Decks - Import/Export

Import and Export Decks of Cards from/to your SD Card.

This feature will give you a lot of flexibility in managing your Decks of Cards. Share them with your friends. Build them on your computer and copy them to your device.

The Decks of Cards are represented in XML format, but it's not complicated. See the Technical Stuff below for an explanation.

Import

To start, choose Import/Export | Import from the menu.

A file selection dialog will be presented allowing you to navigate to the location of your import file. It will initially open in the /data/data/com.ecsoftwareconsulting.TrulyRandom/files/ directory, unless your SD Card is not mounted, in which case it will start at the root of your file system.

Truly Random Import

Once you've selected your file, it will be read, presented as a list of the Decks of Cards found in the file. If it discovers one in the file that is named the same as one you already have, a sequence number will be appended to it so that it does not overwrite the one you have on the device already.

Truly Random Import

Choose any or all (at least one) of the Decks of Cards to import.

Export

To start, choose Import/Export | Export from the menu.

Truly Random Import

Enter a filename for your export and choose any or all (at least one) of your Decks of Cards to export. The file will be saved on the SD Card in the folder /data/data/com.ecsoftareconsulting.TrulyRandom/files.

Technical Stuff

This is a sample of what the XML looks like in order to represent a Deck of Cards.

Note: If you are having difficulties creating the file structure, try creating the Deck of Cards in the app and exporting it. Then you can compare the file exported with what you have and hopefully sort out any issues. Of course, you can always contact us and we will be glad to help.

<?xml version="1.0" encoding="utf-8"?>
<decks>
    <deck>
        <title>My Really Cool Deck</title>
        <card>
            <name>Enchanted Bunny</name>
            <quantity>4</quantity>
        </card>
        <card>
            <name>Wand of Exploding Sheep</name>
            <quantity>1</quantity>
        </card>
    </deck>
</decks>

Now for a little explanation. As you can imagine from the screen interface, a Deck of Cards is a hierarchy of items. Each deck has one or more cards. XML is well suited to represent this hierarchy. Each element that defines the Deck of Cards is represented by a tag.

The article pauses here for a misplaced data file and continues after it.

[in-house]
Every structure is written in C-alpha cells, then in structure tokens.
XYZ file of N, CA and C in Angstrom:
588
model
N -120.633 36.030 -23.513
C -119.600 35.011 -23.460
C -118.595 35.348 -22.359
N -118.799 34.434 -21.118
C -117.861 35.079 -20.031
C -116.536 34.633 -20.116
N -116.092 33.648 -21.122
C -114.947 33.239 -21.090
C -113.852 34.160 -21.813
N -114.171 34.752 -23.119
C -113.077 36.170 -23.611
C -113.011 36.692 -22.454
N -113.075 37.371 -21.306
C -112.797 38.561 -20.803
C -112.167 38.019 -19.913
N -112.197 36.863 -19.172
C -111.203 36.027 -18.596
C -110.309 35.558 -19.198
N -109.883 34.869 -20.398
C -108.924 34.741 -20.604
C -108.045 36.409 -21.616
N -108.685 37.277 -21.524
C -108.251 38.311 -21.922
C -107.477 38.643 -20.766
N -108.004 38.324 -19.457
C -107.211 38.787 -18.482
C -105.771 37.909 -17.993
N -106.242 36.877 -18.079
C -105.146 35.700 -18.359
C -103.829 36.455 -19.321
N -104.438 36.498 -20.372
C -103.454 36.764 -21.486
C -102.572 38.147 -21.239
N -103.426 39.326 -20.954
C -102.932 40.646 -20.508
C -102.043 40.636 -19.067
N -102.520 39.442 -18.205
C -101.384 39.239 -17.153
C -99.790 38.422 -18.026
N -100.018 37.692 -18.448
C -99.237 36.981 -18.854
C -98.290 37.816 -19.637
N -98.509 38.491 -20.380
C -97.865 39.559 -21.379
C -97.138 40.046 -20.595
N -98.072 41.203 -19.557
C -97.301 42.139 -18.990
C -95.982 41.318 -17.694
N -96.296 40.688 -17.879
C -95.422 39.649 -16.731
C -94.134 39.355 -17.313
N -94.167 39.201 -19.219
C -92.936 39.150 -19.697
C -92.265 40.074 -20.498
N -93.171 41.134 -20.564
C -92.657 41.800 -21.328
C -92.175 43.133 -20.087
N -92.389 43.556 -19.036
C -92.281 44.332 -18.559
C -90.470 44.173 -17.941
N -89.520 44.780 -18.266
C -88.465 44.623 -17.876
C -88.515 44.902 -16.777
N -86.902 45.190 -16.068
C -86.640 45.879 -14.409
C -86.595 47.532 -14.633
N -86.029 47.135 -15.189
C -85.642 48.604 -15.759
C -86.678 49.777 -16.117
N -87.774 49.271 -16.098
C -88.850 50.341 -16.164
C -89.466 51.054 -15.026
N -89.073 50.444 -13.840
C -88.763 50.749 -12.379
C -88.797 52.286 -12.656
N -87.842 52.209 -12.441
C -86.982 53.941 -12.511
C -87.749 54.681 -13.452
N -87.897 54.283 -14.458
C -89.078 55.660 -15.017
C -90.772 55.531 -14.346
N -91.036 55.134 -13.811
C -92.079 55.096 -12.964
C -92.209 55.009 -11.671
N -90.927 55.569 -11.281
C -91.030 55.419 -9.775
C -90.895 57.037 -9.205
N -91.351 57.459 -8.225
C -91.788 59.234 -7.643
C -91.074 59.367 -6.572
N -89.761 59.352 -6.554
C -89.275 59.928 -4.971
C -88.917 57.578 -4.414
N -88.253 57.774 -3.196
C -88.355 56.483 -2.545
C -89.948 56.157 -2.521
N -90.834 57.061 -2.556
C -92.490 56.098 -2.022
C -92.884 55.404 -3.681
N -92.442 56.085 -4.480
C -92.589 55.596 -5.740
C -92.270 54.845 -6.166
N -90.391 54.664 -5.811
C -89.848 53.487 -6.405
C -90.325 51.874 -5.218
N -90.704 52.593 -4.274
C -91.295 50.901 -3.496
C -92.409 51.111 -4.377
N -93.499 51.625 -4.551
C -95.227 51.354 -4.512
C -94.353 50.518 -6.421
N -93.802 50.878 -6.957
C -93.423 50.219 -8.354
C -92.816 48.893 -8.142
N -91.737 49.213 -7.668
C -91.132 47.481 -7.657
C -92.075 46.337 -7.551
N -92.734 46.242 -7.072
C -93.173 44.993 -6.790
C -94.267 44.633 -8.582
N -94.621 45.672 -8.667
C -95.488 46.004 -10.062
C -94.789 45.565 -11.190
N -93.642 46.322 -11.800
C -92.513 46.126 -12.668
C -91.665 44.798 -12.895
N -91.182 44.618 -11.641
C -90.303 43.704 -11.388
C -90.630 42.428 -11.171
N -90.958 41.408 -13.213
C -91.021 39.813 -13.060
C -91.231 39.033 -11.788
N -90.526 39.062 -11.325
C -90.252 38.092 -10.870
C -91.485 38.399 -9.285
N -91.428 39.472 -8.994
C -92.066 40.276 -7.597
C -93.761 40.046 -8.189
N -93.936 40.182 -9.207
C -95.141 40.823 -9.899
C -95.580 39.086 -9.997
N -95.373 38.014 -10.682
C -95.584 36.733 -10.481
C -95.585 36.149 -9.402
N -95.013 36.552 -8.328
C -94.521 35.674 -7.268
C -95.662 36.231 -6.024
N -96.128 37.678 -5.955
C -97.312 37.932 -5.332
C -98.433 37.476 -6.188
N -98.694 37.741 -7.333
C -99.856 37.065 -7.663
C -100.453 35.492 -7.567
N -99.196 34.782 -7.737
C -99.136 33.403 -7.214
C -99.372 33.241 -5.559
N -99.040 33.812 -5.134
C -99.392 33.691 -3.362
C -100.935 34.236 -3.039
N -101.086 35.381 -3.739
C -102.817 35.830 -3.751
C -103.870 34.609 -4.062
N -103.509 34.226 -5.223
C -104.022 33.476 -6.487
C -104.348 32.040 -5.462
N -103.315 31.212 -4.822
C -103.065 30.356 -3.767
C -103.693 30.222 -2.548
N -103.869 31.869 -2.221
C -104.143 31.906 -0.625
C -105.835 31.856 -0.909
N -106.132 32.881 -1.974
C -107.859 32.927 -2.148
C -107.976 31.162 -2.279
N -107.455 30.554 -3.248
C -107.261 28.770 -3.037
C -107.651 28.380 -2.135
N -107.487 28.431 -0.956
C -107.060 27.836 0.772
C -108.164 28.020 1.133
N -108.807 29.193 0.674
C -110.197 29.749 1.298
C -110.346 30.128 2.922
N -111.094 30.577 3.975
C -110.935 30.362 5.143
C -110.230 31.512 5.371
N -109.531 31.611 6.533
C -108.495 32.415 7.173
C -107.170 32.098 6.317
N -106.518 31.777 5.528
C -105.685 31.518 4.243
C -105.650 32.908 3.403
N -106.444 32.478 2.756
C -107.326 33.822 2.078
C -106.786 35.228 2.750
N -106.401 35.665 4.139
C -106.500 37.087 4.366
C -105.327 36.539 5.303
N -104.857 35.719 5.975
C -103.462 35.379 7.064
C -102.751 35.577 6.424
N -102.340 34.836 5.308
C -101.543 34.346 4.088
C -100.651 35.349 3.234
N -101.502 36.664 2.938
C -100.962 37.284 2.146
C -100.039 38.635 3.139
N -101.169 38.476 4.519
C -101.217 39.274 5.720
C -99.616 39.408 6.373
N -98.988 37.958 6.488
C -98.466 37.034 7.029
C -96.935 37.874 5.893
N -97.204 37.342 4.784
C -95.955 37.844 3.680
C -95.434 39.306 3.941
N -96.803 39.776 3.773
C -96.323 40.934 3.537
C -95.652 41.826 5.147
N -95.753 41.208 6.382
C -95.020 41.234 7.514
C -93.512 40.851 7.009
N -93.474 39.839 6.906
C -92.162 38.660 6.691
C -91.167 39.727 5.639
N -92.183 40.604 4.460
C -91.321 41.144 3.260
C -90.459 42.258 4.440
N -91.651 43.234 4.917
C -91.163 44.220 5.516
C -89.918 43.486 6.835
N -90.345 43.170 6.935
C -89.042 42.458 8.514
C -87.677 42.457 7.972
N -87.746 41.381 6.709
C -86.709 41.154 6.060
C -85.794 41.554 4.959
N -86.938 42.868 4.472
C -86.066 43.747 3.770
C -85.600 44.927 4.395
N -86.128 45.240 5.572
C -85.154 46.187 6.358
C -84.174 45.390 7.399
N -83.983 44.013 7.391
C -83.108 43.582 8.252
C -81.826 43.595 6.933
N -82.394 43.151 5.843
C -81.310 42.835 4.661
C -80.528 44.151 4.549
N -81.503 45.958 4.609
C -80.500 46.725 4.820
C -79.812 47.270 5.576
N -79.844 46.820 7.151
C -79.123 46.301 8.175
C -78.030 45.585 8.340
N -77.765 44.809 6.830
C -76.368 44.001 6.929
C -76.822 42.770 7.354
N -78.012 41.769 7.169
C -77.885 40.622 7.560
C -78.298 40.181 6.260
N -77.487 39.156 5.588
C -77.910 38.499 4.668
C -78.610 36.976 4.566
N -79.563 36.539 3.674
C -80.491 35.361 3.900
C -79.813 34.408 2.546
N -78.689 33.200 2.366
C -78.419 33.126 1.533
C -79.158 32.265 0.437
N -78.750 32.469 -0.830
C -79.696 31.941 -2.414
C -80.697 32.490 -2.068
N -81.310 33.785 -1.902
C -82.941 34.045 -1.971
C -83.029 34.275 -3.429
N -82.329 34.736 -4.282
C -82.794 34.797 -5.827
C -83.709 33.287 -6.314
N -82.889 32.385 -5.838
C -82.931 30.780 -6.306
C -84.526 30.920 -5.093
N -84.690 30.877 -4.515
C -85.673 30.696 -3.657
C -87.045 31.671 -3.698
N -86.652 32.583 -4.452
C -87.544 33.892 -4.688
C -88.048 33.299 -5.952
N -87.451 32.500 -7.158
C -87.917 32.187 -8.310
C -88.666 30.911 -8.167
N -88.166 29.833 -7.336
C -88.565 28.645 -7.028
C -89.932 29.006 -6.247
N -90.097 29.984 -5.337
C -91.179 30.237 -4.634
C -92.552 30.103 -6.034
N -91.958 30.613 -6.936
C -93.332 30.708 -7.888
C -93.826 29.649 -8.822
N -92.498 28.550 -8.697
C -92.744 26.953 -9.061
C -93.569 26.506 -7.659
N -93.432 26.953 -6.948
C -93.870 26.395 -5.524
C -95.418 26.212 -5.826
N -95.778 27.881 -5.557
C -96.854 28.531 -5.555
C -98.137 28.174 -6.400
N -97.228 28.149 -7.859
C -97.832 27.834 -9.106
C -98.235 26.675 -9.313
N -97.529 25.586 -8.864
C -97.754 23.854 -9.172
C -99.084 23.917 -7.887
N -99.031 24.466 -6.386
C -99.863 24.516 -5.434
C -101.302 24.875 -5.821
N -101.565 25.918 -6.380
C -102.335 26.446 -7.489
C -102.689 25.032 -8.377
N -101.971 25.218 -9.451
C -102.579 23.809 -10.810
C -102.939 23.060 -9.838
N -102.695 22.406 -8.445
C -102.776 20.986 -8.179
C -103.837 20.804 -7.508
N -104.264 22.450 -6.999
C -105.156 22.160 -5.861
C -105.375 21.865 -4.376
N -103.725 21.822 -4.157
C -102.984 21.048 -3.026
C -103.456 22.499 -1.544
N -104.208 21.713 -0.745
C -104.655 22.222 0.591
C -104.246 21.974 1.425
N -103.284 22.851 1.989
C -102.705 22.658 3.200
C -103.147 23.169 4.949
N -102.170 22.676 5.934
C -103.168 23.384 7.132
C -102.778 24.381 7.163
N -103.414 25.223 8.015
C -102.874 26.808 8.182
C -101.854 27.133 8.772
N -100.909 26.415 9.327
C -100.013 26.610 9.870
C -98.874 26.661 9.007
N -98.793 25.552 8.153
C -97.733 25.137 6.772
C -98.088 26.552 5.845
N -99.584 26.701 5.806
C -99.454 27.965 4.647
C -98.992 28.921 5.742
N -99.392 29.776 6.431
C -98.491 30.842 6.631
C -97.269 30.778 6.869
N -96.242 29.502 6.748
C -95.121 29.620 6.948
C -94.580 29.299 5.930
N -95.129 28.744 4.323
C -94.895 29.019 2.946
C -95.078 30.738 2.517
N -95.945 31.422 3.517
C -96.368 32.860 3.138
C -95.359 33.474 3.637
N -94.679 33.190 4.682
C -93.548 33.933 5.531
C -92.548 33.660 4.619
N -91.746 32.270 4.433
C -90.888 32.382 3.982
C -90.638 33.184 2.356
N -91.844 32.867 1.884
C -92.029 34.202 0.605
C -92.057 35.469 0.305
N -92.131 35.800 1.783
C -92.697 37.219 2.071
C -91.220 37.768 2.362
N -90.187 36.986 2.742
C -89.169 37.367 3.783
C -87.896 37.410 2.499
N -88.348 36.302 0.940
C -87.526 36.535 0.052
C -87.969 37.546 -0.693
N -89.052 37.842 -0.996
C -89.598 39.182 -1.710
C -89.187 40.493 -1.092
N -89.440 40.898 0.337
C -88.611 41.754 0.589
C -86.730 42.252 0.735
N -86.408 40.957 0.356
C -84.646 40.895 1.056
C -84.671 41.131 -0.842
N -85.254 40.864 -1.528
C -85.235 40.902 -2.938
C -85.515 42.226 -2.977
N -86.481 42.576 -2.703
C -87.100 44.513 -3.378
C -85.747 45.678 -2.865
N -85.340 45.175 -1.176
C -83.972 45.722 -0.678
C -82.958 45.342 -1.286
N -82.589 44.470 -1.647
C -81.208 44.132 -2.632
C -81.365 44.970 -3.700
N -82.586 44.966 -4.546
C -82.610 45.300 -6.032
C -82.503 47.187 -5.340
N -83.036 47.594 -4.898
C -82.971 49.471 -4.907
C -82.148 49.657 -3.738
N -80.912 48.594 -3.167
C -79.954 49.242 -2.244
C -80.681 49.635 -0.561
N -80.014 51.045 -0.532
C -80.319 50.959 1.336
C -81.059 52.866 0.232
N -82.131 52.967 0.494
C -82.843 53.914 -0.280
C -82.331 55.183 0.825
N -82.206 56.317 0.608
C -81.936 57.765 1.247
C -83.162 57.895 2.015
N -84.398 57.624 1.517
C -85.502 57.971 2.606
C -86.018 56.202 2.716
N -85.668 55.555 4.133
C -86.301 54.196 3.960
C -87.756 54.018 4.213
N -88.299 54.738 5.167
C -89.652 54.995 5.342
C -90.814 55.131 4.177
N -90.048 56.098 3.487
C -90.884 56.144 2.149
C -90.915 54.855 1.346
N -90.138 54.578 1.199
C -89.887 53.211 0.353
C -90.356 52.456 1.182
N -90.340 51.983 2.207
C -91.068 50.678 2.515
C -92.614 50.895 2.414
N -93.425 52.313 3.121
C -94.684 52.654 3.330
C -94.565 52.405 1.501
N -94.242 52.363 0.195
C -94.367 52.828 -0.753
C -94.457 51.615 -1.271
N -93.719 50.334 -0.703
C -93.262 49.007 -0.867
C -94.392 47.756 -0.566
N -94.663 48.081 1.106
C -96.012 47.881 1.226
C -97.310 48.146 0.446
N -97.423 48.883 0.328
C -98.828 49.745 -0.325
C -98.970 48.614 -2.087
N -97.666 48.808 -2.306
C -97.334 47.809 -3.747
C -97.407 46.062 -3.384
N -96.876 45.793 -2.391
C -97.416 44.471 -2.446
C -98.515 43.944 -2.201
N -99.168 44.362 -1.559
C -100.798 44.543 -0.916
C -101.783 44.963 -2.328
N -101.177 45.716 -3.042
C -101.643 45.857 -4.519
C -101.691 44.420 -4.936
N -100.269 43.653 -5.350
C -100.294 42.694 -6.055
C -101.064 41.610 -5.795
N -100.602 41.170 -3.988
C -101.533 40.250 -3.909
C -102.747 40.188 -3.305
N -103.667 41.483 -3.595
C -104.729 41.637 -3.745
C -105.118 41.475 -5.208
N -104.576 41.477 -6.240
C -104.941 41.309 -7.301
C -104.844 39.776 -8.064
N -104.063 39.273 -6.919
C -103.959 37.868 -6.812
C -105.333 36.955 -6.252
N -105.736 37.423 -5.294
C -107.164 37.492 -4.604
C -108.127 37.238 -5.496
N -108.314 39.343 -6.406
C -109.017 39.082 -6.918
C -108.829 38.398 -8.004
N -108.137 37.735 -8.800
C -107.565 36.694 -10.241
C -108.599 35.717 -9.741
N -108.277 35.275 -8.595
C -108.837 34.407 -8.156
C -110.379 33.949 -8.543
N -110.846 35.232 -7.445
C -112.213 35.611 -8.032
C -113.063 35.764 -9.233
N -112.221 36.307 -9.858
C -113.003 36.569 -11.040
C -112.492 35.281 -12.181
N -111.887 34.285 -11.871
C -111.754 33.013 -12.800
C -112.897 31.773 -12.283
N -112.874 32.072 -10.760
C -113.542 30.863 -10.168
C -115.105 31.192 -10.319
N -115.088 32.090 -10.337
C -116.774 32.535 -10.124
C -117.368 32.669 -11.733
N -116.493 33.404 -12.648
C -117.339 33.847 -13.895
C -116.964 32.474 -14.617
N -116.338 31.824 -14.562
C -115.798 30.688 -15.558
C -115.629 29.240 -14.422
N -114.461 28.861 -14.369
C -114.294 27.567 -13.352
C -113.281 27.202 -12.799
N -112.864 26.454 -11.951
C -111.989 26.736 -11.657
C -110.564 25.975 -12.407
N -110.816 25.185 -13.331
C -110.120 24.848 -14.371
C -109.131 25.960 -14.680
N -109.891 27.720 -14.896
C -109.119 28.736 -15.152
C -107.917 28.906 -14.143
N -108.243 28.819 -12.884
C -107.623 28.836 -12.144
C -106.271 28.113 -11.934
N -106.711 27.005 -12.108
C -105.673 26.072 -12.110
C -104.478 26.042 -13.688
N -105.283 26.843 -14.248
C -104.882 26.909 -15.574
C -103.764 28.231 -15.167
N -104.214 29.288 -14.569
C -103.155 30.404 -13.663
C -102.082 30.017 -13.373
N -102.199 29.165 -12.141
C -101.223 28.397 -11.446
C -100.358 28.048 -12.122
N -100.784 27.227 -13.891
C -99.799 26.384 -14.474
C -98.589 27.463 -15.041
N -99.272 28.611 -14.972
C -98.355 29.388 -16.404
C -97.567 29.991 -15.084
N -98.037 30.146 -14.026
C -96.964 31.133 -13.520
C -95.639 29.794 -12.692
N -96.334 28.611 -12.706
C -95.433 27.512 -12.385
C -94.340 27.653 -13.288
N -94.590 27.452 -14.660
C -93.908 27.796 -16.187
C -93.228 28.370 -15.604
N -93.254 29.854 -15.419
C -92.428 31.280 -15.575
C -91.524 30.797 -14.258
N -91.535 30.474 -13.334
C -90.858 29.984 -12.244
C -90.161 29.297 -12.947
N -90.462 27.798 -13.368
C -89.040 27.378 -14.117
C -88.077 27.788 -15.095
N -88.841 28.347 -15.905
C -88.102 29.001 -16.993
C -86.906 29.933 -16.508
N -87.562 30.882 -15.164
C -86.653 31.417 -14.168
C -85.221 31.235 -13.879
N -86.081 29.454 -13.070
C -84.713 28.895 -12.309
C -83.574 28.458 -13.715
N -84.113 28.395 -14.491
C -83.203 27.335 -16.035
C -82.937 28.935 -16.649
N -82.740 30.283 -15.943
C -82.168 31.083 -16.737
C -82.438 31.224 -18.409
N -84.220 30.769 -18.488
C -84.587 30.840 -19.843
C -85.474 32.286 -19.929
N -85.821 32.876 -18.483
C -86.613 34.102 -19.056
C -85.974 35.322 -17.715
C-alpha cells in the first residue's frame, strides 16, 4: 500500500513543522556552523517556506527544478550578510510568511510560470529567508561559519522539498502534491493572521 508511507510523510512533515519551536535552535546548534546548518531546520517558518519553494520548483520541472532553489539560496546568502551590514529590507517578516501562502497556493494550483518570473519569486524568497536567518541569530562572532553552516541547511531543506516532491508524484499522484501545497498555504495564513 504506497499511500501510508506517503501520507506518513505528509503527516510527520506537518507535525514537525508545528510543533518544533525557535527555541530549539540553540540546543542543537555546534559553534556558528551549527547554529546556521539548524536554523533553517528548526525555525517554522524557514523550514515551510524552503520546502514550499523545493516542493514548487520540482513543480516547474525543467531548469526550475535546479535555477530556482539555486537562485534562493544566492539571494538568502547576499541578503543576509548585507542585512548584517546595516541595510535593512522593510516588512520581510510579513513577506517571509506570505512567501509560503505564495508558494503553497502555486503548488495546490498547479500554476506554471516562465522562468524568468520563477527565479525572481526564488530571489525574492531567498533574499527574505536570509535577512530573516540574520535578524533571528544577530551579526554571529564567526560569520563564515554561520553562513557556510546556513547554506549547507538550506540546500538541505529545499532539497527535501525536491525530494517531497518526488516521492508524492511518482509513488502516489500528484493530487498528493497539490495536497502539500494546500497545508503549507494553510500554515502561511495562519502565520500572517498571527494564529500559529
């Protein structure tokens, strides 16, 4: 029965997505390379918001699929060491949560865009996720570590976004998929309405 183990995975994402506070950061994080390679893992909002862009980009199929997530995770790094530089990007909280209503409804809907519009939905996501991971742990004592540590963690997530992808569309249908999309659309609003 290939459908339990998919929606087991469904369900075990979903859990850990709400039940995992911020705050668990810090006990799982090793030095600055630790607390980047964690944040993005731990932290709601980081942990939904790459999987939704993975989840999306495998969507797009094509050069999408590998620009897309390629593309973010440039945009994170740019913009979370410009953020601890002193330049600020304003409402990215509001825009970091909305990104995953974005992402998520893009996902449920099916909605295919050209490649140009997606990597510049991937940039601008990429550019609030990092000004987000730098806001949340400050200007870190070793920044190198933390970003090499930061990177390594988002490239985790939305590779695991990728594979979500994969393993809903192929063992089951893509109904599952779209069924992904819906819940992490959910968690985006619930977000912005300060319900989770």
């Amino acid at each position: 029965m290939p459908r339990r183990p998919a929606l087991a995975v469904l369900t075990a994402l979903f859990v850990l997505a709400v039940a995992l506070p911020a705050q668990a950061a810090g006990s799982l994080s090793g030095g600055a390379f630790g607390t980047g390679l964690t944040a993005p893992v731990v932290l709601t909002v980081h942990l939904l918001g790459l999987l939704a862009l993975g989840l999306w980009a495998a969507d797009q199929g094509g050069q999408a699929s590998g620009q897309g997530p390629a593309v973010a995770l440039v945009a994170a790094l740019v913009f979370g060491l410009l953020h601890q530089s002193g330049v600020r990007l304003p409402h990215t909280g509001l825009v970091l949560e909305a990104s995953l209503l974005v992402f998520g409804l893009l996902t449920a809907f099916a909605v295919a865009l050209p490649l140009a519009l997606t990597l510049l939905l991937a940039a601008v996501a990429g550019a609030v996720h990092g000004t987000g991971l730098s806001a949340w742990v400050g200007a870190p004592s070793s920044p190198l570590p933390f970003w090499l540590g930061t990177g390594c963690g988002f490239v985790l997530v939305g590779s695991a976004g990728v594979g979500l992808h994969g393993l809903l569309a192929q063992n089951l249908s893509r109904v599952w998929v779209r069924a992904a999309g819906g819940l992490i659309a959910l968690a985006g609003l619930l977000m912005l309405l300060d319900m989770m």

Notice that for every element there is both an opening and closing tag. The element <card> defines the beginning of the definition for a card within the deck. So, when we have finished defining a card, we close that element using a slash "/" as follows: </card>.

The following will define the elements and what we expect to find in them.

<?xml version="1.0" encoding="utf-8"?>

This is just a header that XML files have which define some basic information about the version and content of the file. Just include this as the first line of your file (only once in the file) and don't worry about it beyond that.

<decks>

This element identifies the main body of the file. Everything that is being imported will be defined within the body of this element.

<deck>

This element identifies a Deck of Cards. The import file can contain multiple decks, so if you have more than one you want to add in the file, you would define multiple set elements.

<title>

The title element defines the title of each deck.

<card>

The card element collects the information necessary to define a card within the deck.

<name>

Name of the card or whatever text is necessary to define the purpose of the card.

<quantity>

The number of times this card appears in the deck.

Special Characters

As you can see, XML uses certain characters to identify its structural parts. As such, including those characters in the title and description elements will confuse the parser. So, to get around this, these special characters are "escaped" or replaced as follows:

Special Character Example Replace with
Ampersand & &amp;
Apostrophe ' &apos;
Double Quote " &quot;
Less Than < &lt;
Greater Than > &gt;

For example, a description element might indicate the following:

Apply damage if a roll is < 12.

Enter this in the XML document like this:

Apply damage if a roll is &lt; 12.